Annie’s take is: How can you have a conversation about women’s wellness and empowerment without getting political, without exploring why this conference isn’t accessible to everyone? It’s complicated.
Green: There are so many things to cover; for one conference to solve it all is a high order. But it comes down to money. A lot of what this conference is about is how the messaging and the products and what they’re trying to get you to hold on to is ultimately about the dollar sign.
Tell me about creating the conference itself. It seems like it would be fun coming up with the products and the speech Vanessa Bayer gives.
Bryant: We worked super closely with our costume designer Amanda Needham and our production designer Schuyler Telleen. We said, “We want this to feel like a pink-bubblegum world.” They made that happen. And Sudi is the one who came up with this idea of “Women Are Having a Moment,” which is the perfect hellish tag.
Green: I wrote this episode, but the writers’ room was extremely collaborative. One of the joys of my life was sending out an email saying that we need fake booth names and just getting to do a Google doc with things like “Go Bitch Cycling Studio” or “Modern Slut Lingerie.” Just lists of all these Easter eggs and bathroom signs and things like that.
The leg cream really got me. It was funny, but it also made me think about how these products are often sold to us by seizing on our insecurities. “You, too, can make your disgusting legs pretty!”
Bryant: Totally. We were trying to take the subtext of what a normal ad would say and make it what the person’s actually saying. Like, “This is to make your legs even more gorgeous,” but what you’re really saying is, “Your legs are gross and you’ve got to fix that.” A new thing to worry about!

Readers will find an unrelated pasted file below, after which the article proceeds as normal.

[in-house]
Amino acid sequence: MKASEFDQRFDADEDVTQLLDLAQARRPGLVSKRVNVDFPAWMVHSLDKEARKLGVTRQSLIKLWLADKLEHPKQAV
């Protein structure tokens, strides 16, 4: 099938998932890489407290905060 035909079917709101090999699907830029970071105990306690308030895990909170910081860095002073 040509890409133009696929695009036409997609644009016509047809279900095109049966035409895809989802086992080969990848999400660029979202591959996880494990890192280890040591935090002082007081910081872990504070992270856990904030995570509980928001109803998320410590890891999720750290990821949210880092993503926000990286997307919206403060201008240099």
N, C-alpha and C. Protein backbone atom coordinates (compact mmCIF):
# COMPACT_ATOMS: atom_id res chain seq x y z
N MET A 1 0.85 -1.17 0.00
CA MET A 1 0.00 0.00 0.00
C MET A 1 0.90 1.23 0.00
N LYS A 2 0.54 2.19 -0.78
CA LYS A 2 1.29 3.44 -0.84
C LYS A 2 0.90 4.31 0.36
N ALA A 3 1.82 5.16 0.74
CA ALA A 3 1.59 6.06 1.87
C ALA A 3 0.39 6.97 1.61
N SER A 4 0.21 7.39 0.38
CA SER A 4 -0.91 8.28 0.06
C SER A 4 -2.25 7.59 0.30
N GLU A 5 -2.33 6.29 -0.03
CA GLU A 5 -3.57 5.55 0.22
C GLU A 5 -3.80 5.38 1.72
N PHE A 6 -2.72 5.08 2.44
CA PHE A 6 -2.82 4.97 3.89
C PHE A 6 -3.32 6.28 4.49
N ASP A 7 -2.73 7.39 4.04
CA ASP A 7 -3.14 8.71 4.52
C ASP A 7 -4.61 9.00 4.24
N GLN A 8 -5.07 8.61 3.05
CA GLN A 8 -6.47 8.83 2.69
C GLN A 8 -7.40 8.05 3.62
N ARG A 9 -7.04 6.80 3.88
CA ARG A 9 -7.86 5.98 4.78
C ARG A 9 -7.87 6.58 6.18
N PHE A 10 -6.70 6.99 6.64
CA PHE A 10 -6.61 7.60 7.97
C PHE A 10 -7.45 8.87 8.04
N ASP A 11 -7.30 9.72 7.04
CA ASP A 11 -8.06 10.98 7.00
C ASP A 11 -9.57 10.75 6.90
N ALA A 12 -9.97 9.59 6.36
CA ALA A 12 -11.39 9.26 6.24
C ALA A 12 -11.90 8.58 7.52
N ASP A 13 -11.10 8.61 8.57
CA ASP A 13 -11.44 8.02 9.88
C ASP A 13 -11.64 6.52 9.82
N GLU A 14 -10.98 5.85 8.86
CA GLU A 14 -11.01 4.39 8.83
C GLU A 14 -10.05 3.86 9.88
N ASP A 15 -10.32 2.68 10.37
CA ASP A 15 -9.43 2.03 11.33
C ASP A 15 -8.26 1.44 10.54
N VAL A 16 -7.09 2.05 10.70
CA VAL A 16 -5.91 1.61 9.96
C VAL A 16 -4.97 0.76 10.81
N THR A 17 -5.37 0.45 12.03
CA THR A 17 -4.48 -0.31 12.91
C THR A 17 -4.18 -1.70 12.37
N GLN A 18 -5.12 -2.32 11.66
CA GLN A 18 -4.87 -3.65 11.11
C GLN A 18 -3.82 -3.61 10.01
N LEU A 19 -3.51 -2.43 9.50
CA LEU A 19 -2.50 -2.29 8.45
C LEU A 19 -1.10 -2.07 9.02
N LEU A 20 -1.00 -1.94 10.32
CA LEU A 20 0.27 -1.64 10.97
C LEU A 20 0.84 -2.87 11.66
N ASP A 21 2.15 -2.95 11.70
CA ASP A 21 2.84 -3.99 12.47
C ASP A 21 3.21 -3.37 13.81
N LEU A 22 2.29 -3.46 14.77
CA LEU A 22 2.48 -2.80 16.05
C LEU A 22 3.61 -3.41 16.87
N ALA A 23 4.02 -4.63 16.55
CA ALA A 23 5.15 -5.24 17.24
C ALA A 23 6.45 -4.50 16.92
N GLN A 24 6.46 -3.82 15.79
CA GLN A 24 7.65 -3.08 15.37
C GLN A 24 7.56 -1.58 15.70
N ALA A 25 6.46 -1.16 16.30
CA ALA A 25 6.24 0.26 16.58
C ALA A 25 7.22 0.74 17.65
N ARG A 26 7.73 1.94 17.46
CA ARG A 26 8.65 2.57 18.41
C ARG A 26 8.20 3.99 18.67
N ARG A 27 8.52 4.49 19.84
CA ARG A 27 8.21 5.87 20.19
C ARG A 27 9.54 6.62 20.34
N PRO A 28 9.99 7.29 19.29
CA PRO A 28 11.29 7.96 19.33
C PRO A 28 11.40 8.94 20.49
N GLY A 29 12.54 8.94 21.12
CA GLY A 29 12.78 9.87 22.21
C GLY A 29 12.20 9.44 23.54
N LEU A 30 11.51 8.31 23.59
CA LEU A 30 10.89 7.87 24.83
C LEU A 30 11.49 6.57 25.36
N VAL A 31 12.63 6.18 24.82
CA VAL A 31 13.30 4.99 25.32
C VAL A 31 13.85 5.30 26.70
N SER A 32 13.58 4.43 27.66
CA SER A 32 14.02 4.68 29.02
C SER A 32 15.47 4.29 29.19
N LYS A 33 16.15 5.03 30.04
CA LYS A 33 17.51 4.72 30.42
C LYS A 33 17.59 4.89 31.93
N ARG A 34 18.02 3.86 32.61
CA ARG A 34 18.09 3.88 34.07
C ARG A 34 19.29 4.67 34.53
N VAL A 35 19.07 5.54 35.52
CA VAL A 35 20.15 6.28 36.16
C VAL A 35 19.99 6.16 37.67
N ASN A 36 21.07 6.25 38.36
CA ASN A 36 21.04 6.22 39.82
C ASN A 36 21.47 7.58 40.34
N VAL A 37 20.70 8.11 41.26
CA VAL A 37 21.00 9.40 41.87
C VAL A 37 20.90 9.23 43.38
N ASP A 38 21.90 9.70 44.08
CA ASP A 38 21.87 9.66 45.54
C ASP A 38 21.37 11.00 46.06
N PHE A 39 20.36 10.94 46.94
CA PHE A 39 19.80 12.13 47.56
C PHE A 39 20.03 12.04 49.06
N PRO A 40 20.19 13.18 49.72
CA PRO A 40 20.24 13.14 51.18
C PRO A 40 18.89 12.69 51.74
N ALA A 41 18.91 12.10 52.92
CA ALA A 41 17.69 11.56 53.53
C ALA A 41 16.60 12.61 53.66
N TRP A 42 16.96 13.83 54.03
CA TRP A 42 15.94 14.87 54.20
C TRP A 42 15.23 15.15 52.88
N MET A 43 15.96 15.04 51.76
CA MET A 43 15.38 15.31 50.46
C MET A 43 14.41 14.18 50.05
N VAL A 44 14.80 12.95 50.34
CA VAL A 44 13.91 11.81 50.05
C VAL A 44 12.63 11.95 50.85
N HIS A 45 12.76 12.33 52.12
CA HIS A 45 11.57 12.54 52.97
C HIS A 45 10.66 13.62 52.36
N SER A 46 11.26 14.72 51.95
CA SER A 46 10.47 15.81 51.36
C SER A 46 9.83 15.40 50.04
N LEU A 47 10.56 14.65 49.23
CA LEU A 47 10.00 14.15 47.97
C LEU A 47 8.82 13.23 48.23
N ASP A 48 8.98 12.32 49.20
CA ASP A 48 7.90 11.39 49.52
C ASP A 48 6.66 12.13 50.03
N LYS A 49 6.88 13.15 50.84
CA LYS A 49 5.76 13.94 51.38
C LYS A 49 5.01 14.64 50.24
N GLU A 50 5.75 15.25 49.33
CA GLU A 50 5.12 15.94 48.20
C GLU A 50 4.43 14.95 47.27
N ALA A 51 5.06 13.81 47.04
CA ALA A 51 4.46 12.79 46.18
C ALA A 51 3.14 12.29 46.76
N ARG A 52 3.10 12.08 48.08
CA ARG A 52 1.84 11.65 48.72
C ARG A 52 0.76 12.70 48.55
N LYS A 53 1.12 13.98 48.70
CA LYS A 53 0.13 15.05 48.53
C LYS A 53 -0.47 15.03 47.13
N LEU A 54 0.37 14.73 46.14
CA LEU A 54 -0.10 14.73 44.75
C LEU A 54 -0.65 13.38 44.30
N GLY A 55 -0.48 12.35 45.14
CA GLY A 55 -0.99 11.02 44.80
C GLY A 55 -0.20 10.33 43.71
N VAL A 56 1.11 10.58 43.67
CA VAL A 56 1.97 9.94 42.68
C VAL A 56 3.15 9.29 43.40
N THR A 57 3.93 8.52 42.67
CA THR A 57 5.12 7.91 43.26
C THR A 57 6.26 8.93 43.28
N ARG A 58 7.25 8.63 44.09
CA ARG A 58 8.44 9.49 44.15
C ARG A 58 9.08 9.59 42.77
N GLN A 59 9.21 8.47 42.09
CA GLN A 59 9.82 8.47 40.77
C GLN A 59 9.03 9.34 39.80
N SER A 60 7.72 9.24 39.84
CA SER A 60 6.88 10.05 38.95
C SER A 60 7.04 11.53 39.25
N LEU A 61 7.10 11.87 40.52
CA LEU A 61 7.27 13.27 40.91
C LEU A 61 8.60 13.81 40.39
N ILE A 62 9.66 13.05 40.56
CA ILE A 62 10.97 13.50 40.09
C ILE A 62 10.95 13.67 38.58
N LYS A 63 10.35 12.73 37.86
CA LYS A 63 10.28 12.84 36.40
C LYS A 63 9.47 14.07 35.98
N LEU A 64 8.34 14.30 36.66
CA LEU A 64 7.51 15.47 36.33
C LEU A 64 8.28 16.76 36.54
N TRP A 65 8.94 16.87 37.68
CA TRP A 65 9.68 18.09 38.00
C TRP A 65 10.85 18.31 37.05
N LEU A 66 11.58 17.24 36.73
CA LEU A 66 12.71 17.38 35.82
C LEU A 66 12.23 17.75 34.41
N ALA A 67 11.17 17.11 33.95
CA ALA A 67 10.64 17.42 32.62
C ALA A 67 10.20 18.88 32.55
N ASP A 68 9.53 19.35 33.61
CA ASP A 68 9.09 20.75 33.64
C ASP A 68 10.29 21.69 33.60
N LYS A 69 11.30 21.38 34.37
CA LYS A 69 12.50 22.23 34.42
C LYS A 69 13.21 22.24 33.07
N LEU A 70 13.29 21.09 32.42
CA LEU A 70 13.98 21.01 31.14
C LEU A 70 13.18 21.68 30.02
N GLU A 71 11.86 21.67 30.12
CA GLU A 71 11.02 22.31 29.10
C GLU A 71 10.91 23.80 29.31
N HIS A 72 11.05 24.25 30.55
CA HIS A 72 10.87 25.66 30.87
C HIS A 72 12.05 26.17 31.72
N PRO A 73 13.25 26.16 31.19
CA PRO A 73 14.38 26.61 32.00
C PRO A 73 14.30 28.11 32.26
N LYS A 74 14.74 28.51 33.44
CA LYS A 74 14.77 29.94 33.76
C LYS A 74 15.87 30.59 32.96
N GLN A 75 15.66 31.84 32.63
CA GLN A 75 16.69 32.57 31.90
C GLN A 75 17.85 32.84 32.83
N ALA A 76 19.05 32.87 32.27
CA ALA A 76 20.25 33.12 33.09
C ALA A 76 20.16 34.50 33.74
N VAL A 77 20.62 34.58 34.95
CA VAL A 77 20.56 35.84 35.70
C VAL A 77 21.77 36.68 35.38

You’ve worked with Vanessa Bayer before, but why did you choose her as the head of this company?
Bryant: She’s so specifically good at smiling through pain. She has hate in her eyes through a smile, and that was the perfect vibe. I worked with Vanessa in Chicago before we were ever on SNL, so it was best-case scenario to have someone who I totally trust. Watching her do the big talk on the stage, I could watch that forever.
Like when she introduces the person she fired and celebrates it.
Green: Vanessa has such a quality of sweetness that even when she’s saying these extremely biting things, she knows how to give you the person that you want.
The most powerful moment in the episode comes as a surprise: When Annie’s editor asks her what an example of true self-care is for her, she says it was when she had an abortion. How did you land on that scene?
Bryant: After an experience like this, where you feel totally out of body, sometimes you do end up returning to something that feels extremely real.
And what is a cut-and-dry example of when she took care of herself? For Annie, it makes perfect sense in a world of leg makeup and eye creams and fancy dildos to be like, What actually matters here?
Green: That was the scene that we worked on the most. There were versions of it that were really long because we wanted to say everything that she was feeling. Even on set, with Aidy and John Cameron Mitchell [who plays Annie’s editor] and Natasha Lyonne, we were like, “What feels natural?”
Bryant: So much of what people say about John’s character is that he’s a mean boss or a tough boss. And what I find really lovely about that moment is that he’s really listening to her. She’s really expressing herself, and they finally find this point of connection where he sees her as an in-control adult with real thoughts. It’s an example of one of the statements we make on the show, which is that her mind has value. She’s valuable in many ways, but she’s a smart person. Ultimately, worrying about your legs isn’t a good life to chase.